Our sister station NY1 was one of only 16 news organizations from around the world invited by the South Korean government to recently cover that country's events surrounding the 60th anniversary of the Korean War. In our first installment, NY1's Lewis Dodley takes a look at the still high tensions on display along South Korea's demilitarized zone.
Along the 38th parallel, a single North Korean soldier can be seen watching those on the other side of the border. Those who visit the area are told not to point or make any gestures his way, a grim reminder that tensions are still high after a war that started six decades ago.
In the early morning hours of June 25, 1950, the North Korean barrage on the South caught the world by surprise and put almost the entire country in its grip.
The tide turned with General Douglas McArthur's bold counter attack at Incheon, allowing U.S. troops to sweep all the way to North Korea's border with China. But the victory was negated as the Chinese entered the war and turned back the 8th Army. Thousands of U.S. troops were killed. Among those surrounded was Congressman Charles Rangel who says some of his fatigued comrades even froze to death in their sleep.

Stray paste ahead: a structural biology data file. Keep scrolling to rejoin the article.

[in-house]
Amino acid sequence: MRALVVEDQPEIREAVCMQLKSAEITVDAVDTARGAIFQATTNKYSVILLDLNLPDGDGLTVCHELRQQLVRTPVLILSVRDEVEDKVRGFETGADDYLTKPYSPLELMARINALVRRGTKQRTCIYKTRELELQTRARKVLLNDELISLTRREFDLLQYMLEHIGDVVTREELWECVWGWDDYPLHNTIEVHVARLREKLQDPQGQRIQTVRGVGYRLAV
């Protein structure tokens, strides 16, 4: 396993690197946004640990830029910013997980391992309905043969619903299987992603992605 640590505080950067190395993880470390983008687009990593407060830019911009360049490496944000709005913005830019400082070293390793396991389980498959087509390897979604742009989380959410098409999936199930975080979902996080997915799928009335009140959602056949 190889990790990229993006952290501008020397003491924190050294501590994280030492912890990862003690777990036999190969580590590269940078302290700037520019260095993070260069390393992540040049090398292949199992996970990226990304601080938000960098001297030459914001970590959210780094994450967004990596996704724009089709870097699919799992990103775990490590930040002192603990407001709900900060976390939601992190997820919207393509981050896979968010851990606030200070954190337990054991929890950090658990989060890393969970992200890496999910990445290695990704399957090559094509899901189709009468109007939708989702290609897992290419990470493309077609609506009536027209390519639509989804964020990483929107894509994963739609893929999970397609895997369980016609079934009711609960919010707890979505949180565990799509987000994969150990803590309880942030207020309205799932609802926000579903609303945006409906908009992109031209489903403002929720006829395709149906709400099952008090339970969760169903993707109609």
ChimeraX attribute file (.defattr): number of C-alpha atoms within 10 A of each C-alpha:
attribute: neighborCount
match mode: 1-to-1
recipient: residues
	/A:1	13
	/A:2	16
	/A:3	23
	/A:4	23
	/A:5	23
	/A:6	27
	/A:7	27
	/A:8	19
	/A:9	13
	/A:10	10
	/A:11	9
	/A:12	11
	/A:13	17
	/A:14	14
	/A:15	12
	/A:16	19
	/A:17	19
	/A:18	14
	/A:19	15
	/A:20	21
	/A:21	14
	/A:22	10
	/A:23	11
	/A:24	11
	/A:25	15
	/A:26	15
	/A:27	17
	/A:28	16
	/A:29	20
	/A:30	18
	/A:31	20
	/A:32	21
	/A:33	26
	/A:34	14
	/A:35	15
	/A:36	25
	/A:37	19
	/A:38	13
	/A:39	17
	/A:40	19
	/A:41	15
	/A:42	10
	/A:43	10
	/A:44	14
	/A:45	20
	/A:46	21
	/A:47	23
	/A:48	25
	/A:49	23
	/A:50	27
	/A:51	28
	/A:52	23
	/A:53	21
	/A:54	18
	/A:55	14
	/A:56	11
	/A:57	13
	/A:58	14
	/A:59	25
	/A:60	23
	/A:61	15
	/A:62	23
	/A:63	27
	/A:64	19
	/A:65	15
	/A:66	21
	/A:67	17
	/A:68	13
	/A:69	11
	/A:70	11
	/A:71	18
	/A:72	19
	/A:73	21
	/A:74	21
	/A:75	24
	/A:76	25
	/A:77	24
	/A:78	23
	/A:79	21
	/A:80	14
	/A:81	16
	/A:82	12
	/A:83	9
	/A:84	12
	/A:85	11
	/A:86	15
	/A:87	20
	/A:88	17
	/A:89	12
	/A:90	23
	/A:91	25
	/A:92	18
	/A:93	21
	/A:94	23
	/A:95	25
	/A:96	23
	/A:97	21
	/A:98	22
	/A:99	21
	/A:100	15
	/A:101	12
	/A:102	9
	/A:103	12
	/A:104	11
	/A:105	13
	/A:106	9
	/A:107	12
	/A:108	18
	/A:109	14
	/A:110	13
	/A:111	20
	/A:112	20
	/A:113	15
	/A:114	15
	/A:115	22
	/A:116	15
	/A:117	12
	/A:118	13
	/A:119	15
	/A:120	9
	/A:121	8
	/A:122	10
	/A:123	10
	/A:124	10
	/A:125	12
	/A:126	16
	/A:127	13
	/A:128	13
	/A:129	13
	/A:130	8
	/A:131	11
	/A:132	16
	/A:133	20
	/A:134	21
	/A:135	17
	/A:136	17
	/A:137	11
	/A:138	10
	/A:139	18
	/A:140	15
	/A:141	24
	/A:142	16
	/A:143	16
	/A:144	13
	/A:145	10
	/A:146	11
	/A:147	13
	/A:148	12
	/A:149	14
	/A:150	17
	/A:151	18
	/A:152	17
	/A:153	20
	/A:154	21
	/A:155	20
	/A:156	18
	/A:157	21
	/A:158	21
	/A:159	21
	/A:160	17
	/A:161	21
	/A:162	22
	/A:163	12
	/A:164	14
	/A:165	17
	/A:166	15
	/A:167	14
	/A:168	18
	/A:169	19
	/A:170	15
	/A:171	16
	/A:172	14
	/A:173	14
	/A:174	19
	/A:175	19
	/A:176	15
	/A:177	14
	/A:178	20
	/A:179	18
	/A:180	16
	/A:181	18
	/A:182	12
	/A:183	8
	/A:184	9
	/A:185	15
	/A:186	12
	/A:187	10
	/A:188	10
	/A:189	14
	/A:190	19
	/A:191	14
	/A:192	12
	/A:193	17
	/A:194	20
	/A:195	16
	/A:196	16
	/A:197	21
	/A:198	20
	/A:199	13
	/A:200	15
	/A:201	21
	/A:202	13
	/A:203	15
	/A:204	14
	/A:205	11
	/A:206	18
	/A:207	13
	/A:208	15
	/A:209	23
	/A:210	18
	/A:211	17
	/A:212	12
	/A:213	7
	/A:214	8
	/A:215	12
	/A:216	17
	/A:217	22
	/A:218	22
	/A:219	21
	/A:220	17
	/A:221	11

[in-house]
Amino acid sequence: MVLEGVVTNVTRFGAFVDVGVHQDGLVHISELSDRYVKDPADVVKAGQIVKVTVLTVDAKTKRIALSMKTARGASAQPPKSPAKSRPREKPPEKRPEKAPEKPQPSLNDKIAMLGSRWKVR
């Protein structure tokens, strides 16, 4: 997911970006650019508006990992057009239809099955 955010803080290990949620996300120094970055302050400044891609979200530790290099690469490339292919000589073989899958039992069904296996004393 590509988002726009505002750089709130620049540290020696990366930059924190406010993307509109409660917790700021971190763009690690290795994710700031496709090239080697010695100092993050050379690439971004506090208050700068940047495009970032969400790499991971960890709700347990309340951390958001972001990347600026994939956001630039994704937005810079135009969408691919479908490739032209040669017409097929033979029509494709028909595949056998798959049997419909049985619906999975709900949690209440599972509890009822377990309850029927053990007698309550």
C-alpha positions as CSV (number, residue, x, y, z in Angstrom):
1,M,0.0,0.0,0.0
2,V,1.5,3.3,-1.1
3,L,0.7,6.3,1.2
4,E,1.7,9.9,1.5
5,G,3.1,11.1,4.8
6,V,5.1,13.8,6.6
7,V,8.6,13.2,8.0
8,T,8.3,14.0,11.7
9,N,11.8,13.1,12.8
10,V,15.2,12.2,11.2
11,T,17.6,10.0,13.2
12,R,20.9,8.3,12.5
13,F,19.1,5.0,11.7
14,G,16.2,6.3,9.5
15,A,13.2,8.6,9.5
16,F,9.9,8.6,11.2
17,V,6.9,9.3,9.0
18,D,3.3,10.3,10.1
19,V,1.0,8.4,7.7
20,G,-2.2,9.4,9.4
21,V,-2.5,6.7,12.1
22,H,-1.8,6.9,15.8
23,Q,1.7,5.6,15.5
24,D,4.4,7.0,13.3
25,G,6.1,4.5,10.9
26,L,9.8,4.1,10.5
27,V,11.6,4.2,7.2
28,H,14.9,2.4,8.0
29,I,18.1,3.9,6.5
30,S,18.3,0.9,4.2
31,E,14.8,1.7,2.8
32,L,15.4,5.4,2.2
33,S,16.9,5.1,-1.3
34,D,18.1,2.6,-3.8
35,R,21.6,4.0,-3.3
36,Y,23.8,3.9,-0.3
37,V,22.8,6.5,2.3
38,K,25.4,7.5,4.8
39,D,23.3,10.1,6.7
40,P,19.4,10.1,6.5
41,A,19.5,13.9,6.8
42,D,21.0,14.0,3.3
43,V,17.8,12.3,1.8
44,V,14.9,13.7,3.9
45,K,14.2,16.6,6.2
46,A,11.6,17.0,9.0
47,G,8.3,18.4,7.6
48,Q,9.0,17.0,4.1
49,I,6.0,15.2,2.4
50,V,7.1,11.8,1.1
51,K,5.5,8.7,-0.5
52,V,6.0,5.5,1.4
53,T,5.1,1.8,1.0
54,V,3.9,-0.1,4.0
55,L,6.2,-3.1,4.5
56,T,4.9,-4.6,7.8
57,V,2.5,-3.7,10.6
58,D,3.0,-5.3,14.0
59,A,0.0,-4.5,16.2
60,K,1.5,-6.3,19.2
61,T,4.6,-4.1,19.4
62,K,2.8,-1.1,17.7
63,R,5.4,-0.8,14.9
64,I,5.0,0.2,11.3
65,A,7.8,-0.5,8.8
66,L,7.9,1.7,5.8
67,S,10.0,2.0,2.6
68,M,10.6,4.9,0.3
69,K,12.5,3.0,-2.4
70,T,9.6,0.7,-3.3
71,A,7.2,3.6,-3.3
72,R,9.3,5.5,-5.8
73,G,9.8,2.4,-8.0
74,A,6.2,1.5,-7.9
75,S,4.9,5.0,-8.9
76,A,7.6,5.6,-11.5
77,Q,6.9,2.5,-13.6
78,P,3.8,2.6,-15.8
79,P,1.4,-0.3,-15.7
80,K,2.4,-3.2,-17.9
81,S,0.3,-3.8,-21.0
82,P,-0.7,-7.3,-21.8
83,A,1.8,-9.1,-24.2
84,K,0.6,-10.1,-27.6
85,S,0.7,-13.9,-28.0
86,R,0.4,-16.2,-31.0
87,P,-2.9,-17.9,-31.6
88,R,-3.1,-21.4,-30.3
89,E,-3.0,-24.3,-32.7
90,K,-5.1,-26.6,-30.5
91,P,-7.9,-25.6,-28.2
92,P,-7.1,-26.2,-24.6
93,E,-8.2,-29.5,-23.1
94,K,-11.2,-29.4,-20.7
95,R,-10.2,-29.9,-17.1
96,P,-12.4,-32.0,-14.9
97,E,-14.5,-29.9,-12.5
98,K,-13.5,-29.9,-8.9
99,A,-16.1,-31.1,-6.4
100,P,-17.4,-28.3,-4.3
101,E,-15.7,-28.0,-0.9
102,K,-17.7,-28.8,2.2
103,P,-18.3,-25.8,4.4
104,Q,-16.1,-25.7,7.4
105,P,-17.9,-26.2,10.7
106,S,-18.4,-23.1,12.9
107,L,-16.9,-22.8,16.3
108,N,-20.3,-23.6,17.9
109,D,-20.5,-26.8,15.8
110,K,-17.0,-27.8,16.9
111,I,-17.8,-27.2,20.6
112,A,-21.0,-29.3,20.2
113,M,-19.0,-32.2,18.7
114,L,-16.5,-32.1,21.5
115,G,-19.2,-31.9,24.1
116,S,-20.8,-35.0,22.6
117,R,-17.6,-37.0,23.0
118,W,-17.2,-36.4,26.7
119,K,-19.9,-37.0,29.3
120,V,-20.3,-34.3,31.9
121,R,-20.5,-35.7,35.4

"It was a massacre and it was a nightmare. And the fact that I had no clue as to what I was doing and I managed to get out because I had given myself up for being dead. There was no way I thought I could survive," Rangel said.
On July 27, 1953, the shooting stopped along what is now the DMZ or demilitarized zone. Since then, it has been simultaneously guarded by North Korea, U.S., United Nations command, and South Korean forces.
"Our alliance is strong and I have faith in my ROK counterparts," said U.S. Air Force Specialist Beth DelVecchio.
South Korean forces kept watch as veterans of the U.S. and UN forces recently paid a visit to the DMZ for their own remembrance ceremonies, including some from New York.
"I never thought I would come back here. I hope they get together somehow or another. It is my hope. We've been treated royally coming over here," said Korean War veteran Henry Sipila.
The real drama was saved for the arrival of the American bus -- an odd, largely symbolic stare down that one veteran said typifies talks between the two sides and dates all the way back to the 1953 Armistice.
"It took them two weeks to decide on the size of a table because they didn't want it where one side would have the appearance of being on top of the other side," said Korean War veteran Arthur Adonolfi.
But as the standoff between the North and South continues there are signs of hope, like the crowd that gathered atop the North Korean compound for their own anniversary ceremonies. Their friendly waves gave the sense that there is still hope for a united Korea, not from the barrel of a gun, but from the will of the people.